In addition to sending the message to others though, I’ve found that this is also about the message we send to ourselves. When we accept the unacceptable, it’s a direct shot to our self-worth. We’re basically telling ourselves that we don’t deserve (or don’t think we can get) better treatment. However, when we don’t accept the unacceptable behavior, we send an empowering and affirming message to ourselves that we deserve better. Its basically about realizing your own worth instead of letting someone else formulate it for us.

    Thanks so much for sharing your journey! Good for you for re-teaching and setting boundaries! That is an awesome thing to be able to do!

  4. Sherry Thornton said:

    Great piece Danielle! This is sometimes a hard lesson to learn!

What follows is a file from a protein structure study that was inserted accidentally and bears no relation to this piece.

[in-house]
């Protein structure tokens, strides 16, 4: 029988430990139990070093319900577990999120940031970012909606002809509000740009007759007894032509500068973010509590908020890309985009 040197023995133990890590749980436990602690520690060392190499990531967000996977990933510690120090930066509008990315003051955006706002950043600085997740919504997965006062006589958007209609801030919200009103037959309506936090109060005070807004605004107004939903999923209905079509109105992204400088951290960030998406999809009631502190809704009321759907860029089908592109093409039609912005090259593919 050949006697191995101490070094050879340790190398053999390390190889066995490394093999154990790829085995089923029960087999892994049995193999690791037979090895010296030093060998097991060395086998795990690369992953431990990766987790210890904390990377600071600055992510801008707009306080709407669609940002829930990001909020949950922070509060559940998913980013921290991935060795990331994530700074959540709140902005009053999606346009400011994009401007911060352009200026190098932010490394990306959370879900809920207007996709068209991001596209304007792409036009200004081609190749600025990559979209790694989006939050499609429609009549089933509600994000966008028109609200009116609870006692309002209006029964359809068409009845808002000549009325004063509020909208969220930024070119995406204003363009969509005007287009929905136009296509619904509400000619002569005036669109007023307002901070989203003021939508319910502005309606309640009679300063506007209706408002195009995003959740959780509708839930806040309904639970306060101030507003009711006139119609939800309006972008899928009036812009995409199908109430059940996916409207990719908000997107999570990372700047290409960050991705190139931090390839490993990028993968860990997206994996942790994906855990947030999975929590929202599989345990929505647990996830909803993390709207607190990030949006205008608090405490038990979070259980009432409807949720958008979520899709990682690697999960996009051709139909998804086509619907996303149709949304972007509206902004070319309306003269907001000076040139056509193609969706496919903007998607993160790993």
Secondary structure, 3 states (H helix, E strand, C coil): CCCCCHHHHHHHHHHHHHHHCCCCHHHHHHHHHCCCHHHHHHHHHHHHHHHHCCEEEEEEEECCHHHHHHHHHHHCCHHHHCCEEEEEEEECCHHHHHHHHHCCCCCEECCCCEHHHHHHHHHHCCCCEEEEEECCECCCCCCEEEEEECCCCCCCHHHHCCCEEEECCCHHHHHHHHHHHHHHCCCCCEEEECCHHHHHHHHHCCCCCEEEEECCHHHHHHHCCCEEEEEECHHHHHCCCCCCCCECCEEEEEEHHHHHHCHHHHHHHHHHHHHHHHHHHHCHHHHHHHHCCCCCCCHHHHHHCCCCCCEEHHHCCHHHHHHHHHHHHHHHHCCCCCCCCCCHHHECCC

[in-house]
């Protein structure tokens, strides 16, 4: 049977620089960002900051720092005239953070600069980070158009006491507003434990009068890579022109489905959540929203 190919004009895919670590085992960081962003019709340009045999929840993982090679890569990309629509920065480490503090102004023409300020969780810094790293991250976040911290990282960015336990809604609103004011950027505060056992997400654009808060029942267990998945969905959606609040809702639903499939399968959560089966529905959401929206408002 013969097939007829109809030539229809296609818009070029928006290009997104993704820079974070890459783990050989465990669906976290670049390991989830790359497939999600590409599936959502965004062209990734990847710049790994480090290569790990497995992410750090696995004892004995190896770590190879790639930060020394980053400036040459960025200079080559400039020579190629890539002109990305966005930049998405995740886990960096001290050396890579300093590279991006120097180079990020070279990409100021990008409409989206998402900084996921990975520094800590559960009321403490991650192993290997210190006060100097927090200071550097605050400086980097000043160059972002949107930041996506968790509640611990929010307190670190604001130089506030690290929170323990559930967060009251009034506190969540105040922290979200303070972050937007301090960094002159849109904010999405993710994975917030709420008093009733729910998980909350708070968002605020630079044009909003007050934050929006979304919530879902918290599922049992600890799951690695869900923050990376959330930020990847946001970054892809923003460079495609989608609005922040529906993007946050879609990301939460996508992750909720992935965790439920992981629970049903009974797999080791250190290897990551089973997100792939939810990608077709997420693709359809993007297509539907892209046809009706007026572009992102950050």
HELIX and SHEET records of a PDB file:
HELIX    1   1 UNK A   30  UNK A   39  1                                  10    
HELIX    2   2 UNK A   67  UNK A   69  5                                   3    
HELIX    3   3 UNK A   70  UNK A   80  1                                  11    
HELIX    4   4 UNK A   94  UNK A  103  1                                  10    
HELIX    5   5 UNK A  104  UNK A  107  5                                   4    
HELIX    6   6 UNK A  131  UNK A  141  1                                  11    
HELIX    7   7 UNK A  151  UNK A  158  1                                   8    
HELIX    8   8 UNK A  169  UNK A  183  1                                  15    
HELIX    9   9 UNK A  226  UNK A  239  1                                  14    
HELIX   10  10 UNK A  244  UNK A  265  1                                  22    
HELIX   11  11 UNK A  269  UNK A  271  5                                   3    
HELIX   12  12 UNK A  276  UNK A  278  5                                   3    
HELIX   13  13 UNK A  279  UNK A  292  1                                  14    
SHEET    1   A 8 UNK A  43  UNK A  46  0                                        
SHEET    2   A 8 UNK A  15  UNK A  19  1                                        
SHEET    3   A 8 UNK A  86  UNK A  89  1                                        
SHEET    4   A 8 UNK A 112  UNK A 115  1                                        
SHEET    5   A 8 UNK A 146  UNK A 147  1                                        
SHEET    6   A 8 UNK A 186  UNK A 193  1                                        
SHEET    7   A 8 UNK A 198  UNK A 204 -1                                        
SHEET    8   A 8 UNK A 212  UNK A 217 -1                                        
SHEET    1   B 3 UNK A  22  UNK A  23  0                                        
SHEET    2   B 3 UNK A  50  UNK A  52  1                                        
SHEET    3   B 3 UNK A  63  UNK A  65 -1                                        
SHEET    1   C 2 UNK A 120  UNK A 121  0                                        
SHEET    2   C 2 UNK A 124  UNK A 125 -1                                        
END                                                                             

5. Danielle Navonne said:

    Thanks, Sherry! And yes, I agree – this is definitely a tough one! I’m learning it as I go… 🙂

  6. Kirstin said:

    Great post Danielle! Couldn’t agree more!

  7. Wow…that was JUST what I needed to hear today. Thanks so much, Danielle. Gives me lots to think about.

  8. This is a great post, I’m glad I just found your blog today–looks like I have some reading to catch up on! God bless!

  9. trinityizreal, Michelle, and Kirstin – thanks so much for taking the time to read and comment. Im glad this topic spoke to you!

  10. This is an excellent, thought-provoking, well-thought out piece. Thanks, Danielle. I hadn’t realised this before–but you are right!

  11. Natalie said:

    yes, yes, and yes. I am learning this now with friends and family. It’s hard for me because I am always worried about other people’s happiness and not mine.

  12. I, too, am the kind of person who often puts other people’s happiness (and comfort) before my own. The lesson I’m now learning though is that my happiness and my comfort is no less important than theirs.

  13. Ma’am you’re so wise I have nothing more to add thank you! I needed this 🙂

  14. So glad you found it helpful, Lydia! Thanks so much!